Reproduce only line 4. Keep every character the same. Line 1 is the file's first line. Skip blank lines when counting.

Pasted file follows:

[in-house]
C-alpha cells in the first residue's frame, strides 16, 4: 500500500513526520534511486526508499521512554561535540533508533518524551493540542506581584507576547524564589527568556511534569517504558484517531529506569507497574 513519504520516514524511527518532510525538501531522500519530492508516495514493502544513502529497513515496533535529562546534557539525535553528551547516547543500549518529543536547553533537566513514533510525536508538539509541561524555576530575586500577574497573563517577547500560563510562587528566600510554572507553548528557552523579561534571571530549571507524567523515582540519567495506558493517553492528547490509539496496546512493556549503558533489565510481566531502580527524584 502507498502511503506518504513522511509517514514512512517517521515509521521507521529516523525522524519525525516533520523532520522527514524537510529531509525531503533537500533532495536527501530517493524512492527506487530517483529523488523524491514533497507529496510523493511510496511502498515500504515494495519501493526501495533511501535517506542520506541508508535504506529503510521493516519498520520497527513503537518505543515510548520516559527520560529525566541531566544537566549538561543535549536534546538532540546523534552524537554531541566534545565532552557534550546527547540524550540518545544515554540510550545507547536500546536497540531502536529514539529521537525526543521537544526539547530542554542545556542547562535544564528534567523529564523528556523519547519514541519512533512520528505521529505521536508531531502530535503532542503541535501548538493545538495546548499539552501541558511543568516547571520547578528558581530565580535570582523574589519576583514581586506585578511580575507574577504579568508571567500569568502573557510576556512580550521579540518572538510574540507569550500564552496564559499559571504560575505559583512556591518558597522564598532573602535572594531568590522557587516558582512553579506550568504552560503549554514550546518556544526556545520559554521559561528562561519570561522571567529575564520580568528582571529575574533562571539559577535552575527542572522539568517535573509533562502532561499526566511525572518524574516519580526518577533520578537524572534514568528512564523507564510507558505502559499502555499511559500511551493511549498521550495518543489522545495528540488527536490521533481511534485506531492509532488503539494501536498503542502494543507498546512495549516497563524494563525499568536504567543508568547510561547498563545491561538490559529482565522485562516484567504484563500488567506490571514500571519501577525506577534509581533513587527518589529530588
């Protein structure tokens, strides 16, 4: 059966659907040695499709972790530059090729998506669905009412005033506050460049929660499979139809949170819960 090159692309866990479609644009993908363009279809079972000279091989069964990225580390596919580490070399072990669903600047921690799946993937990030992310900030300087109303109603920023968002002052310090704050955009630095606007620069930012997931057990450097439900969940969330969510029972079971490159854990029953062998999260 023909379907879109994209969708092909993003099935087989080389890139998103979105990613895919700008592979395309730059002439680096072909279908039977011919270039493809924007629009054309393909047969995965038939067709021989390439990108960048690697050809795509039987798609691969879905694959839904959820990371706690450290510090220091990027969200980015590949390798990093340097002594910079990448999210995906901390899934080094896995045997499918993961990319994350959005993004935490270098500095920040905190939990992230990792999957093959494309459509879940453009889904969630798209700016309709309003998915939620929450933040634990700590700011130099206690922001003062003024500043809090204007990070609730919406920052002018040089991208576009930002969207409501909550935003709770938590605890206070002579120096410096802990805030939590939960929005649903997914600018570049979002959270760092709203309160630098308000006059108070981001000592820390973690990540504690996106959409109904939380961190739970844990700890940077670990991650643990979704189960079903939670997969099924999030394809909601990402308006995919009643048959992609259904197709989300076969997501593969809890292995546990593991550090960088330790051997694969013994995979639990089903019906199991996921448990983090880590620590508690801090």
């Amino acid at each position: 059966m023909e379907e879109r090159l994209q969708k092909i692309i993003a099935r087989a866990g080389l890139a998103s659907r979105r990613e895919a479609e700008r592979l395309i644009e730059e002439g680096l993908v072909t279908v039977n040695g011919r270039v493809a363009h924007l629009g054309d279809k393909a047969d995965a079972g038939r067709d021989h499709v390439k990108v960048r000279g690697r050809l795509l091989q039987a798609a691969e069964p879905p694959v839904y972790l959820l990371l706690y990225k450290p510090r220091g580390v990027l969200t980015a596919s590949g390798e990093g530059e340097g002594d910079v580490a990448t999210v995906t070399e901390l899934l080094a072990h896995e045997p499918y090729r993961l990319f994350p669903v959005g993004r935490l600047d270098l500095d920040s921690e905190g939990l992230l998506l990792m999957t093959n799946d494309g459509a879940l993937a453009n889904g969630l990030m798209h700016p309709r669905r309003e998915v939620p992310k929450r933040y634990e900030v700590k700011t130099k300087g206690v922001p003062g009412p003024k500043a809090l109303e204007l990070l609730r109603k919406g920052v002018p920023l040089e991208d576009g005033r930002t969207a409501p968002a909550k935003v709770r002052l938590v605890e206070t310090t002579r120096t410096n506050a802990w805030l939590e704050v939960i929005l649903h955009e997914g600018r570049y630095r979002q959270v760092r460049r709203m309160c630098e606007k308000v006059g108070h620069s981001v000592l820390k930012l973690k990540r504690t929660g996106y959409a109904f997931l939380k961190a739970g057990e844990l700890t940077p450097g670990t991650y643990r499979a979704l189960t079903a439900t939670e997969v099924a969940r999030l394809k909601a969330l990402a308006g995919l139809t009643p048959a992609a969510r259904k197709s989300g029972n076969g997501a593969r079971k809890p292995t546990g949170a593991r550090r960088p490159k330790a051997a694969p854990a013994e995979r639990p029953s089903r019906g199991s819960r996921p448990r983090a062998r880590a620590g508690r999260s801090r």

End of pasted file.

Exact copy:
């Amino acid at each position: 059966m023909e379907e879109r090159l994209q969708k092909i692309i993003a099935r087989a866990g080389l890139a998103s659907r979105r990613e895919a479609e700008r592979l395309i644009e730059e002439g680096l993908v072909t279908v039977n040695g011919r270039v493809a363009h924007l629009g054309d279809k393909a047969d995965a079972g038939r067709d021989h499709v390439k990108v960048r000279g690697r050809l795509l091989q039987a798609a691969e069964p879905p694959v839904y972790l959820l990371l706690y990225k450290p510090r220091g580390v990027l969200t980015a596919s590949g390798e990093g530059e340097g002594d910079v580490a990448t999210v995906t070399e901390l899934l080094a072990h896995e045997p499918y090729r993961l990319f994350p669903v959005g993004r935490l600047d270098l500095d920040s921690e905190g939990l992230l998506l990792m999957t093959n799946d494309g459509a879940l993937a453009n889904g969630l990030m798209h700016p309709r669905r309003e998915v939620p992310k929450r933040y634990e900030v700590k700011t130099k300087g206690v922001p003062g009412p003024k500043a809090l109303e204007l990070l609730r109603k919406g920052v002018p920023l040089e991208d576009g005033r930002t969207a409501p968002a909550k935003v709770r002052l938590v605890e206070t310090t002579r120096t410096n506050a802990w805030l939590e704050v939960i929005l649903h955009e997914g600018r570049y630095r979002q959270v760092r460049r709203m309160c630098e606007k308000v006059g108070h620069s981001v000592l820390k930012l973690k990540r504690t929660g996106y959409a109904f997931l939380k961190a739970g057990e844990l700890t940077p450097g670990t991650y643990r499979a979704l189960t079903a439900t939670e997969v099924a969940r999030l394809k909601a969330l990402a308006g995919l139809t009643p048959a992609a969510r259904k197709s989300g029972n076969g997501a593969r079971k809890p292995t546990g949170a593991r550090r960088p490159k330790a051997a694969p854990a013994e995979r639990p029953s089903r019906g199991s819960r996921p448990r983090a062998r880590a620590g508690r999260s801090r």